“The value of ‘X’ is that it remains constant.” Looking for meaning in everything, that’s what I took away from a Saturday morning television show called Filmore. The show is long gone, the victim of an overzealous Disney executive trying to cut costs and Saturday morning cartoons in general. That line has always stayed with me though. It’s a terrific quote that keeps paying dividends. Star Trek Beyond, the movie that kicks JJ Abram’s reboot franchise into trilogy territory, reminded me of that quote. It just arrived at movie theaters worldwide this weekend.

Star Trek fans are naturally worriers. With every film or television show release, the same old fears come back. They worry about how authentic to the Roddenberry-era each movie will be. They want the series refreshed for a brand-new generation, but they don’t want that freshness to erode what they feel makes the franchise so capable of attracting die-hard fans. Those people needn’t worry about Star Trek Beyond.

Star Trek Beyond is a movie that balances those concerns well. Beyond starts with the crew we’ve all grown to love over the last few years. When we last saw James Kirk he was on Earth dedicating a completely trashed Enterprise. He’d just fought for the soul of Starfleet, insisting that the organization was a band of explorers, not a military force without scruples. It’s been years since that dedication. Kirk has aged, the crew is battle tested and thinks they’re ready for just about anything.

Kirk has aged, the crew is battle tested and thinks they’re ready for just about anything.

The Enterprise comes up against a pretty dangerous foe. He’s as ruthless as past villains, but not nearly as fleshed out. That was the first problem I had with Star Trek Beyond. Kraal, whose played by ridiculously good actor Idris Elba, makes for the most uninteresting villain I’ve ever seen in a Trek film. Rather than this being the fault of Elba himself, it’s the writing that makes Kraal basic. His motivations aren’t known for a long time. Once they’re revealed, you are left wondering whether the writers stuffed some existential, thought-provoking reason for his mass murdering tendencies late in the film.

Star Trek Beyond clearly tries take on heavy themes of human interaction and exploration, but they fail. They fail spectacularly.

Under Director Jeremy Lin, we knew we were going to be in for some huge battles and we get them. They always end in a climatic flurry of broken conduits, explosions and enlisted offers flying out into space. Personally, I found all of them entertaining, even if Columbus “discovered” America in less time than they take to start and end.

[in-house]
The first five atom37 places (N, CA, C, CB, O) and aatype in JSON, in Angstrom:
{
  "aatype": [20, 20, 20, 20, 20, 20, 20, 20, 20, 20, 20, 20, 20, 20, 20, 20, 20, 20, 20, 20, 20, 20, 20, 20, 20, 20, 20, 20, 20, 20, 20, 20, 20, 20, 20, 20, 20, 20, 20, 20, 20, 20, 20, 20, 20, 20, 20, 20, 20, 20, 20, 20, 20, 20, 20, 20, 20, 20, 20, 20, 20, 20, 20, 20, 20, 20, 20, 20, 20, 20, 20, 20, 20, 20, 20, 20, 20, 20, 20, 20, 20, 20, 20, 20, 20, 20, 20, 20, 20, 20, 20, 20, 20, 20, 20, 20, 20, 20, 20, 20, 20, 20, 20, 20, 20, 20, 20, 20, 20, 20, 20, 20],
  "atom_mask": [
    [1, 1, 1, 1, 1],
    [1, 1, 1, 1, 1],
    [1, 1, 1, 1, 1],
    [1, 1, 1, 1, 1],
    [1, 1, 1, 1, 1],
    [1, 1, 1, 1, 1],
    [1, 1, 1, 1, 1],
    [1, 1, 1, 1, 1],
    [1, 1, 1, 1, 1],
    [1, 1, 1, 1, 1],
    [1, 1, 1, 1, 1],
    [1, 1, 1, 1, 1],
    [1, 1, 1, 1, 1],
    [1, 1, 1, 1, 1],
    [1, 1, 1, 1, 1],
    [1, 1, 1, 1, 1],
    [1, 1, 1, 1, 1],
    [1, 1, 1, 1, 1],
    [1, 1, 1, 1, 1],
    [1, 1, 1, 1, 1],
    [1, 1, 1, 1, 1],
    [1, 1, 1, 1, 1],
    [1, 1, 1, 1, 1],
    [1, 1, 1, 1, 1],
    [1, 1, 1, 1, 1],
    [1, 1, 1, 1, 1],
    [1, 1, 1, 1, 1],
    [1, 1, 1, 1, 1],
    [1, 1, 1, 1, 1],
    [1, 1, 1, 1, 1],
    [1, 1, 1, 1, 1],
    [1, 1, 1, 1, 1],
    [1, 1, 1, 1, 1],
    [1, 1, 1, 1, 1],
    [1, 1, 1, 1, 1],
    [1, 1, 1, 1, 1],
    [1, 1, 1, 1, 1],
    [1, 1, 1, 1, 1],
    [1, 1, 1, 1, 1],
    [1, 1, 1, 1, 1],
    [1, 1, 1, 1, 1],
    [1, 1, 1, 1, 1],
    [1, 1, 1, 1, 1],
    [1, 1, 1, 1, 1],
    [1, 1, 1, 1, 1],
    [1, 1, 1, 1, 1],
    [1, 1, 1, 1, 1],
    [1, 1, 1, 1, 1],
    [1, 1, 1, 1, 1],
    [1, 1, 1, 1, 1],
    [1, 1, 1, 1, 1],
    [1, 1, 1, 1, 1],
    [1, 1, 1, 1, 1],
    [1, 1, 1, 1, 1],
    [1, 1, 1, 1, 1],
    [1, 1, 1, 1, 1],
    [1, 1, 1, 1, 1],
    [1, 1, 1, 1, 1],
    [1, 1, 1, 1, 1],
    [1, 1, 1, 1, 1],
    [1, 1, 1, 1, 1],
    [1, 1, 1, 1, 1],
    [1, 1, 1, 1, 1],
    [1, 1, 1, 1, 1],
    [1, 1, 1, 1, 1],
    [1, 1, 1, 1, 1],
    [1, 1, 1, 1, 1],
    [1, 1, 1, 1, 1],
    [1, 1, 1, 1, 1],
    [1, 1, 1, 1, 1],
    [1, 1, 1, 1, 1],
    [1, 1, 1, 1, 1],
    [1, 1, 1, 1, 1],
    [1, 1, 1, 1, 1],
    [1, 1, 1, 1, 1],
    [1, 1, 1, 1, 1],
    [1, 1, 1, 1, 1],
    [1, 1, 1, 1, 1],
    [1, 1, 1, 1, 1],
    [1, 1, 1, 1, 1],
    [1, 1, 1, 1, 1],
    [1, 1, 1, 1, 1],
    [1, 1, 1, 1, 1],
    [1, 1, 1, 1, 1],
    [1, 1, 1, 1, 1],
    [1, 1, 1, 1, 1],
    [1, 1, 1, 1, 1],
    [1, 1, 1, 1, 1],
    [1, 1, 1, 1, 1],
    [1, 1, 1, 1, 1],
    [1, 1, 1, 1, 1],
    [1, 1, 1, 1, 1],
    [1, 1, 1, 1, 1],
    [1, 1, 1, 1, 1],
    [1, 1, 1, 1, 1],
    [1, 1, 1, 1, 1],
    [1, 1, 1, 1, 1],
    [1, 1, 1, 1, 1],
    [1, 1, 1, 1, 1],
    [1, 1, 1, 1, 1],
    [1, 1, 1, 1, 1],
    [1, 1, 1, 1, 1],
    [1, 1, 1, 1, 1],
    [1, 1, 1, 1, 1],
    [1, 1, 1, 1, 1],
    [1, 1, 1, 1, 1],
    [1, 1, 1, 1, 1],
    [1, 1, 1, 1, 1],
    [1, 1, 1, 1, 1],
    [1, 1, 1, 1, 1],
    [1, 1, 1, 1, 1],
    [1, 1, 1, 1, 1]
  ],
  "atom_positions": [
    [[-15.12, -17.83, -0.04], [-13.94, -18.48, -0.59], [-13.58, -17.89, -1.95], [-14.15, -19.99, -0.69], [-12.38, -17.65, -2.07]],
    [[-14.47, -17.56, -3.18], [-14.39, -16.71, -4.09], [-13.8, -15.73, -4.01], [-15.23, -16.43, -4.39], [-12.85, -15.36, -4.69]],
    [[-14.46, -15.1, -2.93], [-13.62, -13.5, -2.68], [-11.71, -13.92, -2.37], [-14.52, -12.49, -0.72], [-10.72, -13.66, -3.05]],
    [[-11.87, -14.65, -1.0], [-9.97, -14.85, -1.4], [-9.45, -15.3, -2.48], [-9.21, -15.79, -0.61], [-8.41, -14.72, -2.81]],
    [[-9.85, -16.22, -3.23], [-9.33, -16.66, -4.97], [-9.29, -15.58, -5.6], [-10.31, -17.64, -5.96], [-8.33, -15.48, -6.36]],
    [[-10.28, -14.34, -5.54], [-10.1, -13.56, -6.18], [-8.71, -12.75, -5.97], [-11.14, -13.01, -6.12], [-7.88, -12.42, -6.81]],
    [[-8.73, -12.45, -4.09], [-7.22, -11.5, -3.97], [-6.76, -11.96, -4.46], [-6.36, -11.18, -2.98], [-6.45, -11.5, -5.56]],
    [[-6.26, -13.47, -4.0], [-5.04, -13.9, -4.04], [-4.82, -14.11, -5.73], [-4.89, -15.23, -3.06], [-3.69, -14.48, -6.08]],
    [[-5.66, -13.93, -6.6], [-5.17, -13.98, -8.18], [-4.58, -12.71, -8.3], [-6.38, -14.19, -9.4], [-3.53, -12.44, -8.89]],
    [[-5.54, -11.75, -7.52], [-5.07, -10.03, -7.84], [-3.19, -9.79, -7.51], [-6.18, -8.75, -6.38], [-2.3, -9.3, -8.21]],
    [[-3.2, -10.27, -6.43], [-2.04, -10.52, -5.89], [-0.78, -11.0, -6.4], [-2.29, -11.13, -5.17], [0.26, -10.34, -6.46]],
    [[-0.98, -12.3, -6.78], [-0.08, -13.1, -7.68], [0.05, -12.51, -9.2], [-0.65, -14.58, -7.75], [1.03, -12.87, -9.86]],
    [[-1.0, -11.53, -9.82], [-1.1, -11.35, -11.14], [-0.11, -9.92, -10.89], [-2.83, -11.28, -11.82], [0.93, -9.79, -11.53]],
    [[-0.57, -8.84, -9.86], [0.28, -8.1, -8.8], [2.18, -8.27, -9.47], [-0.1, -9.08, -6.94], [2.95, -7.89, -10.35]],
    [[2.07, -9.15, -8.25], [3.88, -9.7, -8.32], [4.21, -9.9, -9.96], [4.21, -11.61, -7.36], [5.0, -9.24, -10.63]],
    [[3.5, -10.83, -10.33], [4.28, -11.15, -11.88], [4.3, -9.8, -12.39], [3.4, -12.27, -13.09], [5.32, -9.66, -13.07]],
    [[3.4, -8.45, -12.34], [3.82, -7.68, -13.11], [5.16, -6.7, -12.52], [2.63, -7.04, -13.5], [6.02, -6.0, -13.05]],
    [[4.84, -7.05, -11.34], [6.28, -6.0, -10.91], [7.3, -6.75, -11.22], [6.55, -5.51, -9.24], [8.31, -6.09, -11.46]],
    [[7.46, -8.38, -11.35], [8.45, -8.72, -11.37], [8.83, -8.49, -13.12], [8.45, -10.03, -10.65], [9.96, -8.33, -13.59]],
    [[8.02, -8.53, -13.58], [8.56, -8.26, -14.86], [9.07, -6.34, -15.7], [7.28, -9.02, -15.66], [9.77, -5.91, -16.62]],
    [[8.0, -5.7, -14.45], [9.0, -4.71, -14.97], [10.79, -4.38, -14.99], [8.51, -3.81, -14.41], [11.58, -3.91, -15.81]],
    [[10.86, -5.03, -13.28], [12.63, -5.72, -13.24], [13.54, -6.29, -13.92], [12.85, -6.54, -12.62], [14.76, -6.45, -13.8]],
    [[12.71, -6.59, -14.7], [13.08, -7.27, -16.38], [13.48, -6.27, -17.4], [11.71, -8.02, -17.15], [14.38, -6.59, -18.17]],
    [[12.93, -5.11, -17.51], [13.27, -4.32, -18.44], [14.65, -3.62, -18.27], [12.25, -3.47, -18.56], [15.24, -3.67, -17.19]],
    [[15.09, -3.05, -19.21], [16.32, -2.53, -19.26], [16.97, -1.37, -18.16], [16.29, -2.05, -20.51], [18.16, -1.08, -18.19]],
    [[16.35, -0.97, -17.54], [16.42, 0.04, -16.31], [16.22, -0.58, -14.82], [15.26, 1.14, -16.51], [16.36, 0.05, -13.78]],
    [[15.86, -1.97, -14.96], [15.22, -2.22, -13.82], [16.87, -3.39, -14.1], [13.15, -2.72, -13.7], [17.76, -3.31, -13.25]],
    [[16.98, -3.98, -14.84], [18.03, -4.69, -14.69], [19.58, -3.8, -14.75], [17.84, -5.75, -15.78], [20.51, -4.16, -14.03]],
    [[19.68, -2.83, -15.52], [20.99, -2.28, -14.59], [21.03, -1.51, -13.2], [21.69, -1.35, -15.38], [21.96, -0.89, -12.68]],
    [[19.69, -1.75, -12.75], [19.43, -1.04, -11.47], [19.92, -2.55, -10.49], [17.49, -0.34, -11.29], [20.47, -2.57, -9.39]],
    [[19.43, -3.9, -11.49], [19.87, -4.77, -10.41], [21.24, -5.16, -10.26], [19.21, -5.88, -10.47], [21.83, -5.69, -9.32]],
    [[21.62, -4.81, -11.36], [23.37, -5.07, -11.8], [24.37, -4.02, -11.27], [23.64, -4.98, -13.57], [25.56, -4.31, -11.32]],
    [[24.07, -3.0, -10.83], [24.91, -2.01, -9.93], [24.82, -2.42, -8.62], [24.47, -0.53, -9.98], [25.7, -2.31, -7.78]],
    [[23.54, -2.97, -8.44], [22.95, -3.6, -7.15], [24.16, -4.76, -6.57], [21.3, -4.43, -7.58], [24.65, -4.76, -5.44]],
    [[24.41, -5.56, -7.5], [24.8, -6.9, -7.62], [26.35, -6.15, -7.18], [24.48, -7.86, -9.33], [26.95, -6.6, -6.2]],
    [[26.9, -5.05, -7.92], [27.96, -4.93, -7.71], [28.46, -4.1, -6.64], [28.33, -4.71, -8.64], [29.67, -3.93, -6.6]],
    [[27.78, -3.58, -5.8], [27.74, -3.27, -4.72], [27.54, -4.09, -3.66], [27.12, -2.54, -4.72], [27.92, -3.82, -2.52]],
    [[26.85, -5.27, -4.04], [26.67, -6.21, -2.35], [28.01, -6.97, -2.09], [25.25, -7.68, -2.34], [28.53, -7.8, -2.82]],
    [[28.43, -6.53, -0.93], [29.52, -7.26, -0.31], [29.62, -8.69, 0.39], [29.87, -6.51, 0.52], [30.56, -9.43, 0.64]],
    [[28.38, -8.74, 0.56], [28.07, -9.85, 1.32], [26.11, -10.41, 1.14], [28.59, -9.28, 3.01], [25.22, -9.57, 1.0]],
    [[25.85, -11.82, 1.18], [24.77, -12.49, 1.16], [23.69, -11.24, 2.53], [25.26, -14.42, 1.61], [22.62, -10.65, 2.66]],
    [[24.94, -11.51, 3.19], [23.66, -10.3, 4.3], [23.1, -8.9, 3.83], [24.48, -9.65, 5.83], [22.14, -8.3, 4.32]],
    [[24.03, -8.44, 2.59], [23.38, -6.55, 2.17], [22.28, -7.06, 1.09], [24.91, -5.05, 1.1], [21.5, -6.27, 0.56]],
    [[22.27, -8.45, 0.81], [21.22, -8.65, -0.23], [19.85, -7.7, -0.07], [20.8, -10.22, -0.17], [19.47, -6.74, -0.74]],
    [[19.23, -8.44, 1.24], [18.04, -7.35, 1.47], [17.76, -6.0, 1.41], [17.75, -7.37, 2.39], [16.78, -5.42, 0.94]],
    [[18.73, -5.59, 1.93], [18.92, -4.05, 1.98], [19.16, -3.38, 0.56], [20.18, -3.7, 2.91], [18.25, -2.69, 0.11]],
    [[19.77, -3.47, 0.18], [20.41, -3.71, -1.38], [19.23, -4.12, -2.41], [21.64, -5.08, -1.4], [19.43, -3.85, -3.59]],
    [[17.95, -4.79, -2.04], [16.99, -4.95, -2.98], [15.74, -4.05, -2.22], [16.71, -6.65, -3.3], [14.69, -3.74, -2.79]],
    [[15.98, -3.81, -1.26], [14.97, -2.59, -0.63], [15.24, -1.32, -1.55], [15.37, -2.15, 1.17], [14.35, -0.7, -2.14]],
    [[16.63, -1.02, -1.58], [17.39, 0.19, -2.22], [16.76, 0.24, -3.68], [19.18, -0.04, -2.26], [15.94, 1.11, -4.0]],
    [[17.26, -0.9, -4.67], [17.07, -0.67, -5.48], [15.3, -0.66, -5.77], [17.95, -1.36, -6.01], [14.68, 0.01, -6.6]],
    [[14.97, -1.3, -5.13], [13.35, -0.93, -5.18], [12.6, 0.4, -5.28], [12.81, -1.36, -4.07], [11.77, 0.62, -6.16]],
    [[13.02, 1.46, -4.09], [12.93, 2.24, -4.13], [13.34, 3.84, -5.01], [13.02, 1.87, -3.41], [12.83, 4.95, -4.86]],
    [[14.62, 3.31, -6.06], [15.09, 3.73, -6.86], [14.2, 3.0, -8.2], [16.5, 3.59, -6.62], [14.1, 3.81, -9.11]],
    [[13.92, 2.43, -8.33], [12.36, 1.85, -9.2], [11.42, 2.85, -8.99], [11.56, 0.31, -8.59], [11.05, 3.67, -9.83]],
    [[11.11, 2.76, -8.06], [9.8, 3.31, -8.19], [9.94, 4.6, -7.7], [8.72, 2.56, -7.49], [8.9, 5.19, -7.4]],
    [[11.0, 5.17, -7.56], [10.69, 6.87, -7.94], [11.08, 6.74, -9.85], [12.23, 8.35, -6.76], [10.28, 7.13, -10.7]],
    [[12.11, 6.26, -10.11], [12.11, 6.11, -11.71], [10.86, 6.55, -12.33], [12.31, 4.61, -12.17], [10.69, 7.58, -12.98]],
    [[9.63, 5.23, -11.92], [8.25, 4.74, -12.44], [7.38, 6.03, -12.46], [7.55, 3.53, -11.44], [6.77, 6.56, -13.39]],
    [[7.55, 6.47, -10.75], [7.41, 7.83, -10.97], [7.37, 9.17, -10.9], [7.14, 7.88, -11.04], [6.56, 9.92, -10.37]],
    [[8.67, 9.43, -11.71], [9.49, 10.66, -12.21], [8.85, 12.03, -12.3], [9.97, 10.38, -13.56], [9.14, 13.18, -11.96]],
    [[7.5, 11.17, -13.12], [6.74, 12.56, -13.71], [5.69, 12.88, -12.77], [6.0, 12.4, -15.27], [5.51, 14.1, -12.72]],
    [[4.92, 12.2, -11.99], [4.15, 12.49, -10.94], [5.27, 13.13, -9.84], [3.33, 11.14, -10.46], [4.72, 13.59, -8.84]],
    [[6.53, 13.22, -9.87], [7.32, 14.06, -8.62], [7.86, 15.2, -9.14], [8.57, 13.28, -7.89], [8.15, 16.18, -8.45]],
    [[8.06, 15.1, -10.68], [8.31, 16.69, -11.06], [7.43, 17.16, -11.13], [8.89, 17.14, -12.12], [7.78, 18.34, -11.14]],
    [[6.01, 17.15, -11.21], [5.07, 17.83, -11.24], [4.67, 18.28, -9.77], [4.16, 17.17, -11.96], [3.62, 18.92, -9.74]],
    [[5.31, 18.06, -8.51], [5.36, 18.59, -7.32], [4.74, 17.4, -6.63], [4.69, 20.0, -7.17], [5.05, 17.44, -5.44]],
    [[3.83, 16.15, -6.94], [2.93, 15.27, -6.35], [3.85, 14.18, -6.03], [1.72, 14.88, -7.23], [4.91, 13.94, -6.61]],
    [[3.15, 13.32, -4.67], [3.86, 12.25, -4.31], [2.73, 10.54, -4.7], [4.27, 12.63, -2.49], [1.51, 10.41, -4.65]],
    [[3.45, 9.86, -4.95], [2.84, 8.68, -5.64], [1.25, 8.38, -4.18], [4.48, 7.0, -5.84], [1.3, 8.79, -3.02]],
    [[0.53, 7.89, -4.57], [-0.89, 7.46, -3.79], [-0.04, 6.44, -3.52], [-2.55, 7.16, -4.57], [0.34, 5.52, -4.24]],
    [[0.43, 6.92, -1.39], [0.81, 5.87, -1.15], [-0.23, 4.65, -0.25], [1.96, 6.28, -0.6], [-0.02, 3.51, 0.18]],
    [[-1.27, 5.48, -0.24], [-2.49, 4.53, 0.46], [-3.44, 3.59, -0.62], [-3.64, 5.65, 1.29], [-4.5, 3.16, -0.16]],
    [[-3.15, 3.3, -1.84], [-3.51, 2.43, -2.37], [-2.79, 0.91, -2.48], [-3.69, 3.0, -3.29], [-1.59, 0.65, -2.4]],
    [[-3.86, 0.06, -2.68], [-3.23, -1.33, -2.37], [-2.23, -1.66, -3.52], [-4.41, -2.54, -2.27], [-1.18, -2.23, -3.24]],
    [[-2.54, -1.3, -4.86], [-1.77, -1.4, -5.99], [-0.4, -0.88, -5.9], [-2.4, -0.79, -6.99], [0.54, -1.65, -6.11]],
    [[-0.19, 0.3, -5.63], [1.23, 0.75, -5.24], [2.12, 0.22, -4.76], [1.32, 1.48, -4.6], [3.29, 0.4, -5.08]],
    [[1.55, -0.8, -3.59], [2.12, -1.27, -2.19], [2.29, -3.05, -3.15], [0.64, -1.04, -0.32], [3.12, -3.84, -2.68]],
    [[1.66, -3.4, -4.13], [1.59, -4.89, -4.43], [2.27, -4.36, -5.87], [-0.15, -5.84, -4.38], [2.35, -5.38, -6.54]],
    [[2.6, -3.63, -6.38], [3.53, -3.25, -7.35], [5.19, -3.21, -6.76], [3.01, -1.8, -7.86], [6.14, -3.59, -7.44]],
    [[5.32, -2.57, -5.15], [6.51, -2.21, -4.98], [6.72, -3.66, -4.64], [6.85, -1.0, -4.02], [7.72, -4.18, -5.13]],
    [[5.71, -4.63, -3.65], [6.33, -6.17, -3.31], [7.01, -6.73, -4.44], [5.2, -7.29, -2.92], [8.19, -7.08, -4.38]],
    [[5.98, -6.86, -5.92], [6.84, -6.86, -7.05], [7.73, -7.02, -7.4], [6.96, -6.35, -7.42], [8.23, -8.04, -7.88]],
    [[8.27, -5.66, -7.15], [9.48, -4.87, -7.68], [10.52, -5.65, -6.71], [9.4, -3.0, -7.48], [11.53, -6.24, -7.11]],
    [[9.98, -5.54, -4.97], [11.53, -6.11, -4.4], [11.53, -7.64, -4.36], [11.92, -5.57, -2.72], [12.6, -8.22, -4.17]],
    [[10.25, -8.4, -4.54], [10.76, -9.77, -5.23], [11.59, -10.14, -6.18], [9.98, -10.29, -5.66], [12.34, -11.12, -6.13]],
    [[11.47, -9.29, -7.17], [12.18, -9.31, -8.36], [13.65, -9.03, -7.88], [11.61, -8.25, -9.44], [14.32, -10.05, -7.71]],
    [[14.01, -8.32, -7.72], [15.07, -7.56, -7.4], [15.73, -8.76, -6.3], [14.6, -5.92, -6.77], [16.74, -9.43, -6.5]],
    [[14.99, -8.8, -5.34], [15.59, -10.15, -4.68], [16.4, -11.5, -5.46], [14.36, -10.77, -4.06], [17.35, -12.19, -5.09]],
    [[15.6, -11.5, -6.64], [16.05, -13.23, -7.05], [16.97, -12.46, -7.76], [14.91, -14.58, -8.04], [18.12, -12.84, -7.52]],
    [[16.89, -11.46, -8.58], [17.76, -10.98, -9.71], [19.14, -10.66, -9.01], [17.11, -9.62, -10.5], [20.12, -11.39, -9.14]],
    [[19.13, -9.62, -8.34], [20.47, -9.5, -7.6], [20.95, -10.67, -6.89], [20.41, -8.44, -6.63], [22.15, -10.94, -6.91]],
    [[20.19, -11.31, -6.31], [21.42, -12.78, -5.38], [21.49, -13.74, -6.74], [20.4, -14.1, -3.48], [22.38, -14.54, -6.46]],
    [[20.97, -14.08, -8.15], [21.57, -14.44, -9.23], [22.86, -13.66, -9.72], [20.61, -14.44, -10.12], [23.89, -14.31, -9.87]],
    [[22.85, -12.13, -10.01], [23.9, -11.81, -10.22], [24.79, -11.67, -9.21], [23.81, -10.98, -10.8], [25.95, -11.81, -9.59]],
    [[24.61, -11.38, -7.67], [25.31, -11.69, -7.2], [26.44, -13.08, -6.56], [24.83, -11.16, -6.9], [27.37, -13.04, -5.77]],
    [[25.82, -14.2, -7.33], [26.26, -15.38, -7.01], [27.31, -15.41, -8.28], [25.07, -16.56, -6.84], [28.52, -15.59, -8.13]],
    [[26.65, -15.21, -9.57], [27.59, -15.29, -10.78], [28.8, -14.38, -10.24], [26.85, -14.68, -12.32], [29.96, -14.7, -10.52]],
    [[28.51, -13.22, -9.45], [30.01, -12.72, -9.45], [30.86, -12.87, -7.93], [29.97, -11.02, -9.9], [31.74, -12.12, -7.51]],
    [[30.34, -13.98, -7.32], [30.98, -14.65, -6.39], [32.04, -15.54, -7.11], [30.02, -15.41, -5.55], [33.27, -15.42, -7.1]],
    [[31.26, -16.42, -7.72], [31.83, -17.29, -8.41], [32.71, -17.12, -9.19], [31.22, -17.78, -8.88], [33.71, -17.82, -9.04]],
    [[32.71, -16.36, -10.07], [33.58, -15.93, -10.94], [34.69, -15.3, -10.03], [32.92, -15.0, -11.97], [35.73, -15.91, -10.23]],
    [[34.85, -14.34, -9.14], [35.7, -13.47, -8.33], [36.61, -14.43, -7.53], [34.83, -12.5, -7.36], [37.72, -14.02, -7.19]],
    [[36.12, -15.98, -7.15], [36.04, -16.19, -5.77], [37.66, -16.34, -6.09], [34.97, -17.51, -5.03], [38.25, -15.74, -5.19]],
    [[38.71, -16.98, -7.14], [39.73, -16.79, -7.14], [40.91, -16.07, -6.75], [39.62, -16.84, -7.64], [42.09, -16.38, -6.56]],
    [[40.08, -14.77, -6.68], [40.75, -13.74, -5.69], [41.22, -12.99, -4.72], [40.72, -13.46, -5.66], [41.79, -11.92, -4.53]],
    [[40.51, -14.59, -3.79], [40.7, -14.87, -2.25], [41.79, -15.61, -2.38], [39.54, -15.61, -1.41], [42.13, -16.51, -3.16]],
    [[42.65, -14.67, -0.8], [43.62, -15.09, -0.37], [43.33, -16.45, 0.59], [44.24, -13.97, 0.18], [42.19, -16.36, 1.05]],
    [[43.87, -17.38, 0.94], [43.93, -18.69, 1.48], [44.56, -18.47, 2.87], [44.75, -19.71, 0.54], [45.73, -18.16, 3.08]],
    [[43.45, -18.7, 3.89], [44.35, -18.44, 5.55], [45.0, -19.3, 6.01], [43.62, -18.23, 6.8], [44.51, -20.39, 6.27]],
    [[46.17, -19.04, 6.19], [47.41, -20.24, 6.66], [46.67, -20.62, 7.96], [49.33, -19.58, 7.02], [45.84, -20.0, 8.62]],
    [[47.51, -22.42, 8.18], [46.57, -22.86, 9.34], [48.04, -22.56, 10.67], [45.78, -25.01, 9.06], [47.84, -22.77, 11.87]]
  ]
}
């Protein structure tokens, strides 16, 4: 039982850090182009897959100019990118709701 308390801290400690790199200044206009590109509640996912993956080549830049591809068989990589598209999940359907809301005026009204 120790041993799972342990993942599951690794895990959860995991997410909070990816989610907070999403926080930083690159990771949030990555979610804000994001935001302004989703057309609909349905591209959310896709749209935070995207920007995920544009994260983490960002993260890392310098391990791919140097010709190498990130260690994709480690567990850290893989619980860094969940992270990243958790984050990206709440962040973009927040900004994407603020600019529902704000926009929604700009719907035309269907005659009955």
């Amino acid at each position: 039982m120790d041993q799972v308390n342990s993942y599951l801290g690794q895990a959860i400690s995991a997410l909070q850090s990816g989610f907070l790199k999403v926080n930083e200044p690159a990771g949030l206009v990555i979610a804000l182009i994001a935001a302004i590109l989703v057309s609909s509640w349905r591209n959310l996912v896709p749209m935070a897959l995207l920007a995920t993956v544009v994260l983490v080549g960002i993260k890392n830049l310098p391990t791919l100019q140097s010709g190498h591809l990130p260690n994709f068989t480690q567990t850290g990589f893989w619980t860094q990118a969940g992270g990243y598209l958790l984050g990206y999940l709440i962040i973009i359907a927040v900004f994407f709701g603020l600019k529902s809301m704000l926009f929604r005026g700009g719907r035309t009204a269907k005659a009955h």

I’m a bit saddened that Lin chose to keep the over-the-top CGI and style of the earlier movies around. Beyond introduces a space station so intricate and ridiculous looking that even I found myself marveling at the sheer gull that folks in the crew had when designing it. I suppose, three movies in isn’t the right time to go rethinking your overuse of CGI.

So Star Trek Beyond has long space battles, a laughable moral premise at the heart of its story and a space station that looks like a two-year-old drew it on a napkin during lunch at a restaurant that lacked paper placemats and Crayola crayons. Strangely, I still like the film.

It’s X that saves Star Trek Beyond.

It’s X that saves Star Trek Beyond. It’s been decades since they tumbled out of Gene Roddenberry’s head. Still they hold up. Better, they save the movie.

For all the plot holes, there’s plenty to appreciate. Star Trek Beyond is funny yet serious. Kirk, Spock, Uhura, McCoy and Chekov play off each other in ways that the audience will find interesting. You get to know them more in this film than the two previous installments, and their personalities stay true to their original characters. That’s a win for the longtime fans. Karl Urban’s McCoy is by far this franchises’ best character, in my opinion.

Also a win is the theme of exploration that’s key to this film. The writers may have bungled the big narrative, but the cast is in uncharted territory exploring a place they’ve never been with rules that they don’t understand. So what they’re problem solving to fix a story-wide problem? I’d rather watch this than the twenty solid minutes of phaser fire and hall running from the other two films.

Also, the film should be commended for making references to, but not heavily borrowing from past films in the franchise. There are little nuggets for the longtime fans to appreciate, including references to the original crew. They’re not too overdone though, and the less than fully Trek educated won’t feel like they’re missing out.

Star Trek Beyond isn’t a terrific film.

Star Trek Beyond isn’t a terrific film. Anyone who says so is lying to you. The story issues prevent it from being so. Star Trek Beyond is a perfect summer buddy blockbuster. That’s exactly what the film franchise was rebooted to be.

The narrative is as weak as the gravity on a space station with skyscrapers, but the sense of family is on point. Watching Beyond is like heading back to your old neighborhood to see what your friends have been up to. You remember why you still call it home. As you head to your car, keys in hand, you wish you could have stayed a bit longer.

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